There are many other damaging effects of mercury – here is a list that is backed by scientific research and well referenced:

     

    • Dental Amalgam contains about 50% Mercury
    • Mercury has been scientifically demonstrated to be more toxic than Lead, Cadmium, or even Arsenic
    • Mercury leaves dental amalgam continuously throughout the lifetime of the filing
    • Mercury vapour is the main way that mercury comes out of amalgam
    • Mercury vapour is absorbed at a rate of 80% through the lungs into the arterial blood
    • Mercury is cytotoxic. Ie. It kills cells
    • There is NO harmless level of Mercury Vapour Exposure
    • Mercury from amalgam binds to -SH (sulphydryl) groups. These exist in almost every enzymatic process in the body. Mercury from amalgam will thus have the potential of disturbing all metabolic processes
    • Mercury from amalgam is transported freely via the blood
    • Mercury vapour is absorbed directly into the brain
    • Mercury from amalgam will result in a slow build up of mercury in body tissues
    • Mercury crosses the blood brain barrier
    • Mercury is implicated in the pathogenesis of Alzheimer’s Disease
    • Mercury from amalgam is stored in the foetus and infant before the mother
    • Mercury from amalgam is stored in the breast milk and the foetus up to 8 times more than the mother’s tissues
    • Mercury (Mercury Vapour / Methylmercury) crosses the placenta
    • Mercury Crosses into breast milk
    • Mercury will severely reduce reproductive function
    • Mercury rapidly depletes the immune system
    • Mercury will induce a number of Auto Immune Diseases
    • Mercury will cause an increase in number and severity of allergies
    • Mercury from amalgam is stored principally in the kidneys, liver and brain
    • Mercury from amalgam (shown in animal experiments) causes kidney damage
    • Mercury from will cause a 50% reduction in Kidney filtration as shown in a study of sheep after amalgam placement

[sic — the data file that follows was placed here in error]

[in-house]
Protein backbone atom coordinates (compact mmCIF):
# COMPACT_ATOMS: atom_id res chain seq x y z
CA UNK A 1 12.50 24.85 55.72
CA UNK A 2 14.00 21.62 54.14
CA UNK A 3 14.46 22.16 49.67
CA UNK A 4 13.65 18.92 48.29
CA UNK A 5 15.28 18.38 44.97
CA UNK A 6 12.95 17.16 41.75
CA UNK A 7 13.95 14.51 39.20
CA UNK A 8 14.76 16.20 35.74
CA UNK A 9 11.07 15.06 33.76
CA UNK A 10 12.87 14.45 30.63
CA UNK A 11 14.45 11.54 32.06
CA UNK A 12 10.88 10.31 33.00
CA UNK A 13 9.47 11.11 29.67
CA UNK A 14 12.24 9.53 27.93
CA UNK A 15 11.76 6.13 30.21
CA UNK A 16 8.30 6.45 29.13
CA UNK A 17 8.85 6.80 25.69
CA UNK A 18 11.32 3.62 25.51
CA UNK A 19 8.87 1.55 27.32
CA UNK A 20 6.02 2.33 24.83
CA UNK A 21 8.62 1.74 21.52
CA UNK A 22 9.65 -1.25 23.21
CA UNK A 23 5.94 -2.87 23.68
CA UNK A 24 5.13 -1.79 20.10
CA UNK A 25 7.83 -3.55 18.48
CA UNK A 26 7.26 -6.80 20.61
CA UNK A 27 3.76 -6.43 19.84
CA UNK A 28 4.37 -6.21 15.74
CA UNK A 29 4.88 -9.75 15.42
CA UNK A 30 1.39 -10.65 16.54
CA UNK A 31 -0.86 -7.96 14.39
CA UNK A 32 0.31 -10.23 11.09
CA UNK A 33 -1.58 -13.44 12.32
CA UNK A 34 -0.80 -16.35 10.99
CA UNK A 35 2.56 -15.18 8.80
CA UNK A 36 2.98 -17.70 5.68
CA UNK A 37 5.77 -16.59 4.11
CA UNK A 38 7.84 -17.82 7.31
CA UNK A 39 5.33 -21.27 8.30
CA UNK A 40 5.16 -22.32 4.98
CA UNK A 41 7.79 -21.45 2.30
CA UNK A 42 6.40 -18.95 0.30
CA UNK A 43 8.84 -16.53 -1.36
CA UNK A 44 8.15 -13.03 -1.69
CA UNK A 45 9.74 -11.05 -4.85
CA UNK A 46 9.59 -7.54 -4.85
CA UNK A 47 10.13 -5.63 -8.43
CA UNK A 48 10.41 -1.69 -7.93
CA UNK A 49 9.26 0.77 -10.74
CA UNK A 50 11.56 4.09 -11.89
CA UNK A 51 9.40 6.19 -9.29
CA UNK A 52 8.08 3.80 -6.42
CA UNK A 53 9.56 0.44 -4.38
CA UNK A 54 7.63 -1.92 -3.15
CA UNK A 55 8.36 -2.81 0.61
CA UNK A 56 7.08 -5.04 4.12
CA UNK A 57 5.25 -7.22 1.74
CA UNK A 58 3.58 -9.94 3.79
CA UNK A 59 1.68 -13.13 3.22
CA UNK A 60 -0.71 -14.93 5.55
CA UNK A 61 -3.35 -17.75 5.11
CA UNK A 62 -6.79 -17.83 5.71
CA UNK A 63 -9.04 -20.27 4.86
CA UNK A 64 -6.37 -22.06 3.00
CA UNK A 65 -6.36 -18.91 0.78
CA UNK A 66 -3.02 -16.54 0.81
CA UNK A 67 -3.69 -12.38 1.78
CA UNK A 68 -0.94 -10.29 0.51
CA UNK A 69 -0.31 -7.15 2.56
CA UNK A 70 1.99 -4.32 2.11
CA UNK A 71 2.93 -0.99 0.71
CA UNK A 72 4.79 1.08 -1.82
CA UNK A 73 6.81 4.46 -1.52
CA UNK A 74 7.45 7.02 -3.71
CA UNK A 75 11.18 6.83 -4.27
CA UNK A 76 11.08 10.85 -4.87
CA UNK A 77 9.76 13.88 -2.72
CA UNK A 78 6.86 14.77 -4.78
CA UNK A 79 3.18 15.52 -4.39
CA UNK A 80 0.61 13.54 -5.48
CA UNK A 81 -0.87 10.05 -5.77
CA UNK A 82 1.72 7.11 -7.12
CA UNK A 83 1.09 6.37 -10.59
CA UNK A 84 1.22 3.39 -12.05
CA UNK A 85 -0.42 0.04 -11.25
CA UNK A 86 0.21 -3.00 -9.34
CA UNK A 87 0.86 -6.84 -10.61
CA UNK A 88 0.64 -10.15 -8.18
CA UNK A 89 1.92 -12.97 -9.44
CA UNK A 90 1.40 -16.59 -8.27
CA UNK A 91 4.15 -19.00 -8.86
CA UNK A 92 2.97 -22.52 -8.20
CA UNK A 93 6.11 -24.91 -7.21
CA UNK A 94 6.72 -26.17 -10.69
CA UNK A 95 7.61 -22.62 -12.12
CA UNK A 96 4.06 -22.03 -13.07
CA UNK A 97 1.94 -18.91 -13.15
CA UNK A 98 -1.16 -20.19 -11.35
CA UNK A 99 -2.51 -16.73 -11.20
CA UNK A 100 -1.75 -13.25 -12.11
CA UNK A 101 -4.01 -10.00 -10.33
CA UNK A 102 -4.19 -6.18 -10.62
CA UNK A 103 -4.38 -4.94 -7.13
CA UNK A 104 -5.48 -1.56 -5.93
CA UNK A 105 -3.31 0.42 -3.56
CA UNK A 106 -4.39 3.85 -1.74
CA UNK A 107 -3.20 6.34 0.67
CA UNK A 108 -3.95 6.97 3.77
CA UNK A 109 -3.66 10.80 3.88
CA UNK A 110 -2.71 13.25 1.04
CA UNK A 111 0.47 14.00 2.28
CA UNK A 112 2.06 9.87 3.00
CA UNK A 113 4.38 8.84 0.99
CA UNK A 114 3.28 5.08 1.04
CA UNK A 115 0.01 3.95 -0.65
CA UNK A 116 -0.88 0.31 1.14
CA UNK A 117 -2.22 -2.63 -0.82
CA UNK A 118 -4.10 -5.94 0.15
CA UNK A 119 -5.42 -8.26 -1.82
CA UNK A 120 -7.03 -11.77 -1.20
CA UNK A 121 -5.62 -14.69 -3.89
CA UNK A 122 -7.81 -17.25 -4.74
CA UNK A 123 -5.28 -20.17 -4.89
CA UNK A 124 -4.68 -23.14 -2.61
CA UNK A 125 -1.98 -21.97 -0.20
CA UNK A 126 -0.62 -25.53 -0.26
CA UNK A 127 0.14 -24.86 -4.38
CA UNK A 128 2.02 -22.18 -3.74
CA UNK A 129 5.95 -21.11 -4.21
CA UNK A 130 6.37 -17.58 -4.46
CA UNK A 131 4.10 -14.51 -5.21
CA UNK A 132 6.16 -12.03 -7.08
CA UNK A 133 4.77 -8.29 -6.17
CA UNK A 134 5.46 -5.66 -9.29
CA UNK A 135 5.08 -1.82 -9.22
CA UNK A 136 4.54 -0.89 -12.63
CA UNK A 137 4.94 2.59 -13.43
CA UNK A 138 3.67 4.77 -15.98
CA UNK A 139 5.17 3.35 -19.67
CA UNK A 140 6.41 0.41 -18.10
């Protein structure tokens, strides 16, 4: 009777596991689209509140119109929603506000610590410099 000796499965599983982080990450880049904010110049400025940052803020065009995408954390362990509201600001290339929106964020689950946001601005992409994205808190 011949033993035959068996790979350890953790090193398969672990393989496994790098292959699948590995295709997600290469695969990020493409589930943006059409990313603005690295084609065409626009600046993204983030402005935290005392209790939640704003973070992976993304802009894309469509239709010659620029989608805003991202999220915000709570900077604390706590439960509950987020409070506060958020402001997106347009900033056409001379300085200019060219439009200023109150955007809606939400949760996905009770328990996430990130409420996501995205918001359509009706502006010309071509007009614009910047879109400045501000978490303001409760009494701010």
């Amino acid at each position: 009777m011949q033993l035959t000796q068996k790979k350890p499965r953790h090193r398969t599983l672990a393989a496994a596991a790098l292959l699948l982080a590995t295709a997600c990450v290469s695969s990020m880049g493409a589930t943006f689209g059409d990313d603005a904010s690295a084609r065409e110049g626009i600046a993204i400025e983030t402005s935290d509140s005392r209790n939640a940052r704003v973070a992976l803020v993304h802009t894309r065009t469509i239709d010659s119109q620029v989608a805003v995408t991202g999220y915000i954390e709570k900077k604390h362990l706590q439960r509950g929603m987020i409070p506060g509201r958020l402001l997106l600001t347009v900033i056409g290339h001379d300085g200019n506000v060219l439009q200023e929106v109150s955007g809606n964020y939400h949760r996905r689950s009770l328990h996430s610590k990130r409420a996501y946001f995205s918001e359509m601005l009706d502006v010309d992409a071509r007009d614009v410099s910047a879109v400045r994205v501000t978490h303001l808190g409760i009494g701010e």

• Methyl Mercury is more toxic than elemental Mercury
    • Mercury from amalgam is methylated in the mouth
    • After chewing, Mercury Vapour levels will remain raised for at least another 90 minutes
    • Mercury from amalgam will migrate through the tooth
    • This rate of migration is increased if a gold crown is placed over a tooth filled with amalgam
    • Teeth are living tissue and are a part of our bodies
    • Teeth have a massive communication via blood, lymph and nerves with the rest of the body
    • Mercury from amalgam is absorbed into the body at a rate of 3 to 17 mcg / day
    • Mercury release is increased by; increases in temperature, friction & increase in electrical currents
    • Mercury from amalgam will enter the body as: Elemental Mercury, Inorganic Mercury, Vapour, charged Mercury ions
    • In the Brain, Mercury from amalgam is stored preferentially in the Pituitary Gland and Hypothalamus
    • Micro-Mercurialism is principally characterised by Neurological symptoms
    • Mercury is transported along the axons of nerve fibres
    • Mercury from amalgam may be stored in every other cell in the body. Each area affected will produce its own set of symptoms
    • Mercury binds to haemoglobin in the red blood cell thus reducing oxygen carrying capacity
    • Mercury damages blood vessel reducing blood supply to the tissues (micro-angiopathies)
    • Amalgam fillings produce electrical currents which might be injurious to health. These currents are measurable in Micro Amps. The Central Nervous System (Brain) operates in the range of Nano-Amps this is One Thousand times less than a Micro Amp